Flying a drone is easy enough. Ensuring that thousands of them flying through the same airspace don’t crash into each other, though? That’s a bit harder. Fortunately for the future of drones, Alphabet’s X laboratory has been developing its own solution.
The vision of a sky filled with autonomous aircraft isn’t as ridiculous as it once seemed. Amazon has already made genuine deliveries using its quadcopters in the U.K., and a startup called Zipline has shown that its winged drones are able to deliver medical supplies to remote health-care centers in Rwanda. Add the prospect of surveying and infrastructure inspection aircraft to the mix, and it’s more believable than ever that drones could take off in great numbers before too long.
But the big hitch preventing the sky from filling with drones is making sure it happens in an orderly fashion. Because many of them will fly at relatively low altitudes inside the small footprints of cities, the chances of a collision will become rather high as numbers increase. In fact, a lack of drone traffic control is often cited as one of the biggest barriers facing the adoption of aerial delivery.
But Alphabet’s Project Wing, the part of the company’s moonshot laboratory known as X that's working on drone delivery, has been working with NASA and the Federal Aviation Administration to develop new systems that could allow the unmanned aircraft to avoid colliding with each as they zip through the air. We’ve previously reported on NASA’s experiments to build similar kinds of systems, but on Tuesday Alphabet’s researchers tested its new technology at Virginia Tech’s FAA-approved drone test site.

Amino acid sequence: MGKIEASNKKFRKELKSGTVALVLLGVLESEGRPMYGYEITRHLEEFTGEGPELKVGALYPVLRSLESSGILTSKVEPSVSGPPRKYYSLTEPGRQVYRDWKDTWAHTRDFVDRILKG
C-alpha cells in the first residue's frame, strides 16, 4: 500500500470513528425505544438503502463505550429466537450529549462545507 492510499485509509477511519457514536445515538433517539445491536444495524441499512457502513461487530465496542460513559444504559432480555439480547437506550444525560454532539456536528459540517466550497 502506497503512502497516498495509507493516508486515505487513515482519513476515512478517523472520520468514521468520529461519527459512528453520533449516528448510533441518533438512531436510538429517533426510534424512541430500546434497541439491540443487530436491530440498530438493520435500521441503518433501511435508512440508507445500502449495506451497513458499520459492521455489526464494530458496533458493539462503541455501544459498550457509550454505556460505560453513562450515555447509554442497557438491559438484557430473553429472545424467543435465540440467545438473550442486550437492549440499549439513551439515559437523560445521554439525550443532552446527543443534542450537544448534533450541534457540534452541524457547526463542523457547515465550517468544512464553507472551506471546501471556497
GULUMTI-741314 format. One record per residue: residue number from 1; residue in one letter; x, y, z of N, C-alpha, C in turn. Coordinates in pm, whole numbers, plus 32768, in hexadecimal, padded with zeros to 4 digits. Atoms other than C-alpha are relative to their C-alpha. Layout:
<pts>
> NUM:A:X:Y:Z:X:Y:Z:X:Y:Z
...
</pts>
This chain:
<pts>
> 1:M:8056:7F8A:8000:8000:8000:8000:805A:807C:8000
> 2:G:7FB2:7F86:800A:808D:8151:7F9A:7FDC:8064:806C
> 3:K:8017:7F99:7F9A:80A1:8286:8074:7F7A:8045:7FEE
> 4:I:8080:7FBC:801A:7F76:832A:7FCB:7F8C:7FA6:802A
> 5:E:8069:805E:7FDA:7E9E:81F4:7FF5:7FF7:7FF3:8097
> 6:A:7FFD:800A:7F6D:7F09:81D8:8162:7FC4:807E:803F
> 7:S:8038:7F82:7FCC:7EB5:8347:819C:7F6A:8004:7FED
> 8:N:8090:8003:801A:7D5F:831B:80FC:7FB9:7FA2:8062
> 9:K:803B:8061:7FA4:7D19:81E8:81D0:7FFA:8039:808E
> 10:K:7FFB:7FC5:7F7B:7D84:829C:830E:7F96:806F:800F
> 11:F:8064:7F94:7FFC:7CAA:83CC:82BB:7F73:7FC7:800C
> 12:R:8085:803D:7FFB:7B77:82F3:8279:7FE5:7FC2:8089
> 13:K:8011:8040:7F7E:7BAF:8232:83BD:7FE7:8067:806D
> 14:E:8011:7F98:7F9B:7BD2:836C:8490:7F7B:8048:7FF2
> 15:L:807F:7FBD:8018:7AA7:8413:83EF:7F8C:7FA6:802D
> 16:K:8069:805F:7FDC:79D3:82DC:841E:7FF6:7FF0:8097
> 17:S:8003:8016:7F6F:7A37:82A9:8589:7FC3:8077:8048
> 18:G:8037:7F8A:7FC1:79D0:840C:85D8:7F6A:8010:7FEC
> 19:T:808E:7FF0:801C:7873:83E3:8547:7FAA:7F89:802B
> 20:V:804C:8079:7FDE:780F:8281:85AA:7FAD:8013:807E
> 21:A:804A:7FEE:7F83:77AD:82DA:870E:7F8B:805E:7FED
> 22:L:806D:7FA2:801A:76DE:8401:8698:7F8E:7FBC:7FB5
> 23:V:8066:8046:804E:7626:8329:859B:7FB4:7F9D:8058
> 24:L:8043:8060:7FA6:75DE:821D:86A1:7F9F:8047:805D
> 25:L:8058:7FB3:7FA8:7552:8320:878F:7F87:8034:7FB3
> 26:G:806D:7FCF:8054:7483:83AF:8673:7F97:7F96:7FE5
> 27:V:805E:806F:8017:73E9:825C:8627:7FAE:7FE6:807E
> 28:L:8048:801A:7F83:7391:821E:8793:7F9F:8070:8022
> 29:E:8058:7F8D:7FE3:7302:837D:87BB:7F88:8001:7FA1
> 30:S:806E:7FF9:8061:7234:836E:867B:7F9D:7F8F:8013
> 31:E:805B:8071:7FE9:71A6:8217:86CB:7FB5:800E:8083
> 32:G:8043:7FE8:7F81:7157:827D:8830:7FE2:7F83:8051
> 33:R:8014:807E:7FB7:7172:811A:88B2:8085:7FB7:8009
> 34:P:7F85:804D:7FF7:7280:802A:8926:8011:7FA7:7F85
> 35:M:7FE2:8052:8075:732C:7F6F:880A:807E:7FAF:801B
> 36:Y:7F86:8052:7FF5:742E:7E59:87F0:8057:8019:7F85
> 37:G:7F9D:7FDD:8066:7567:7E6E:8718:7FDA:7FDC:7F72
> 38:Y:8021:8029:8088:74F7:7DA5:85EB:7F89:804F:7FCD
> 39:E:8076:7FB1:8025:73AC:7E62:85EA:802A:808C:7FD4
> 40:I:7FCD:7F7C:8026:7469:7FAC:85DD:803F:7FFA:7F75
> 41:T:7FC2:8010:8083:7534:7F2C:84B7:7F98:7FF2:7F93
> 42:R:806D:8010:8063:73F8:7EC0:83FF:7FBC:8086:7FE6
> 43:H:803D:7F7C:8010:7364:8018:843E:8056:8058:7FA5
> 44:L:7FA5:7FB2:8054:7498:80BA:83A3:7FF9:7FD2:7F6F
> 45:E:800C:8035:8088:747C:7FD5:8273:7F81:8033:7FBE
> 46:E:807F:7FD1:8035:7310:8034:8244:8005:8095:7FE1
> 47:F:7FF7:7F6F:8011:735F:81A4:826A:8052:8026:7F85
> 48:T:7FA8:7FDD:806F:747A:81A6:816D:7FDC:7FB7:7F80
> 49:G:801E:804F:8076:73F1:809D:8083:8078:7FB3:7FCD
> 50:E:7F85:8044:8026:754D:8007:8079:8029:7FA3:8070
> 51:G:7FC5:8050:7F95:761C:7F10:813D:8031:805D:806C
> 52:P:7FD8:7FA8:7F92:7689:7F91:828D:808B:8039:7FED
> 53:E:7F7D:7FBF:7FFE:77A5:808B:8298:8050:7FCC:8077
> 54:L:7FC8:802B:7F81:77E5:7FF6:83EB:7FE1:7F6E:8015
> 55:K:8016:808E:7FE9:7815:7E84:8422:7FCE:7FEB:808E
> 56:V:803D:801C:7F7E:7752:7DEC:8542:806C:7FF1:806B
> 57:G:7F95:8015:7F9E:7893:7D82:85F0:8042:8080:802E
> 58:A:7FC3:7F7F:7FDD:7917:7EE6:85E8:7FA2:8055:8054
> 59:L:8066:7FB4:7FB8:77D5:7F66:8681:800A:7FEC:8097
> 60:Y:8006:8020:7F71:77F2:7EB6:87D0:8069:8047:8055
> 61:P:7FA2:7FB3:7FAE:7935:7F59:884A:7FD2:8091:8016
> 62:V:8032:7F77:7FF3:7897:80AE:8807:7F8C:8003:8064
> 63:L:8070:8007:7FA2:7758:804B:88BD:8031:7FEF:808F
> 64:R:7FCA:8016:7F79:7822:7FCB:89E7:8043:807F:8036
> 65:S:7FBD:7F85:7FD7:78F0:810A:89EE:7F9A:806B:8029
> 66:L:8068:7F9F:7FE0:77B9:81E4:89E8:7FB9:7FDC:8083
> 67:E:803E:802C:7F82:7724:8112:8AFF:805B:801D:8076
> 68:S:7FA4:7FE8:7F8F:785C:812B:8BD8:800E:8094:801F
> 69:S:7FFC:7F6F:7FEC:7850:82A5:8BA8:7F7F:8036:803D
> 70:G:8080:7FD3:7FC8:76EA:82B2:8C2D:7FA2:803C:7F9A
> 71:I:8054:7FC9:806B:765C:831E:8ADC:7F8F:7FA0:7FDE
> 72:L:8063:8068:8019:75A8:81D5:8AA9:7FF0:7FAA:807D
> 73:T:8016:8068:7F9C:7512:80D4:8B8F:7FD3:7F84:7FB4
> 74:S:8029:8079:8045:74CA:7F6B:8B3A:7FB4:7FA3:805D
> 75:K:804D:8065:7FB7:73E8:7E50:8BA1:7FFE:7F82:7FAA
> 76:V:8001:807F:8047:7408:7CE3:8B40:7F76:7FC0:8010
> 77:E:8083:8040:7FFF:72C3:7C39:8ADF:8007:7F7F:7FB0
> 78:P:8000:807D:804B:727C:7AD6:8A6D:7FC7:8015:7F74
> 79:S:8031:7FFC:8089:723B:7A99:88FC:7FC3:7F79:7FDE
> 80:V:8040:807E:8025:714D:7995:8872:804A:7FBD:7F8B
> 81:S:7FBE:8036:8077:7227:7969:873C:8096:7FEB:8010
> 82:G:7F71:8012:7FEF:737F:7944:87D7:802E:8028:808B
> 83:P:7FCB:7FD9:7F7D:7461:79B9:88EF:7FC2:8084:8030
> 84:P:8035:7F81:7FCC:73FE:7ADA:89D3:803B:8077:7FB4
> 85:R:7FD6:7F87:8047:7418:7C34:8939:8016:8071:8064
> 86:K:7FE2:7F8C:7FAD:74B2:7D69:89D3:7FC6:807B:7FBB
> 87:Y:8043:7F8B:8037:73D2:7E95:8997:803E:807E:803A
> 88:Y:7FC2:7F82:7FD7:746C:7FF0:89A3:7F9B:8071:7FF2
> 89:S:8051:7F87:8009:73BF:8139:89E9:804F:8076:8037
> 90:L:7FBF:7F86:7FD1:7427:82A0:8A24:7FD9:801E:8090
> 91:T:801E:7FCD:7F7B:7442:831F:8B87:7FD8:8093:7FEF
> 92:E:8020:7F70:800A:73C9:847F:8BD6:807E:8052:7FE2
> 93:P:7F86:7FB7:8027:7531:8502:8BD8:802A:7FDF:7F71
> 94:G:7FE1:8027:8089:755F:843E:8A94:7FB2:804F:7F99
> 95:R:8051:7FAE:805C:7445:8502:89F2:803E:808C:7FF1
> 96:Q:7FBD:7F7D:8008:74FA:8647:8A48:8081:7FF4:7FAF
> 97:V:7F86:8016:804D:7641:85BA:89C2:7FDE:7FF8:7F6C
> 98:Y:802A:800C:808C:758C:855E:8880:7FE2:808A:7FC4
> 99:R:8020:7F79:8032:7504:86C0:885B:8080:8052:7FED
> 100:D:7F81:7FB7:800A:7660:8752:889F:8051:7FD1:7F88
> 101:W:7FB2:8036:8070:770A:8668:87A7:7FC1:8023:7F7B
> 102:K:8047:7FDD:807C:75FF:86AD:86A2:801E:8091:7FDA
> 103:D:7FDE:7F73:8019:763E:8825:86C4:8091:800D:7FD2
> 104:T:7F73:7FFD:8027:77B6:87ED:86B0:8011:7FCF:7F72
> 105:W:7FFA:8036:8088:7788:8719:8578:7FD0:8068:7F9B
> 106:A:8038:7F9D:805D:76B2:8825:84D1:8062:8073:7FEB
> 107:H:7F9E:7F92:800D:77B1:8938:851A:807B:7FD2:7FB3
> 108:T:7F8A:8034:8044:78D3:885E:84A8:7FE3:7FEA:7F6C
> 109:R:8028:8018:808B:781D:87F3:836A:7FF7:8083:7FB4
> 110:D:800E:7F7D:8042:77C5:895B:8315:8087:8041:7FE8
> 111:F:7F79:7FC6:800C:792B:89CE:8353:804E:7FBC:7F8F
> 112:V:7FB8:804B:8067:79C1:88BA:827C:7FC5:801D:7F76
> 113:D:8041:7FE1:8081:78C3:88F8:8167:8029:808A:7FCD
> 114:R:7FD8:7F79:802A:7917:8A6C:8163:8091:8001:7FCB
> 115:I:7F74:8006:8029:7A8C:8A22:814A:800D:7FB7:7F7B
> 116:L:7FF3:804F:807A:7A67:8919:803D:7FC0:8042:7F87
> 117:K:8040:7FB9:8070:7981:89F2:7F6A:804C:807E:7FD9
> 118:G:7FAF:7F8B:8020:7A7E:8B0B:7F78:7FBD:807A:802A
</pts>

The experiment used six drones in total. Three belonged to Project Wing, picking up and dropping off packages as though they were making real deliveries. Meanwhile two drones from Intel and a third from Virginia Tech carried out simulated search and rescue missions. Each aircraft was piloted by its respective owner, wirelessly sharing flight path information with Project Wing’s "unmanned aircraft systems Air Traffic Management" software—UTM for short—as it went.
The system constantly analyzes where the drones are heading, notices when collisions might occur, plans new routes, and then updates their flight paths accordingly without the pilot having to take action (though it does provide operators with notifications along the way to let them know what’s happening). The same system would also in theory allow the FAA to dynamically add no-fly zones so that drones could avoid, say, an area where there was a fire.
The good news: the six drones didn’t collide. The bad news: there were only six of them. But the Project Wing team says that it plans to “support more simultaneous flights and navigate environments of greater complexity” in the future. Even so, don’t expect such systems to immediately usher in widespread delivery drones. The FAA doesn’t expect to finalize its collision-avoidance standards until at least 2019.
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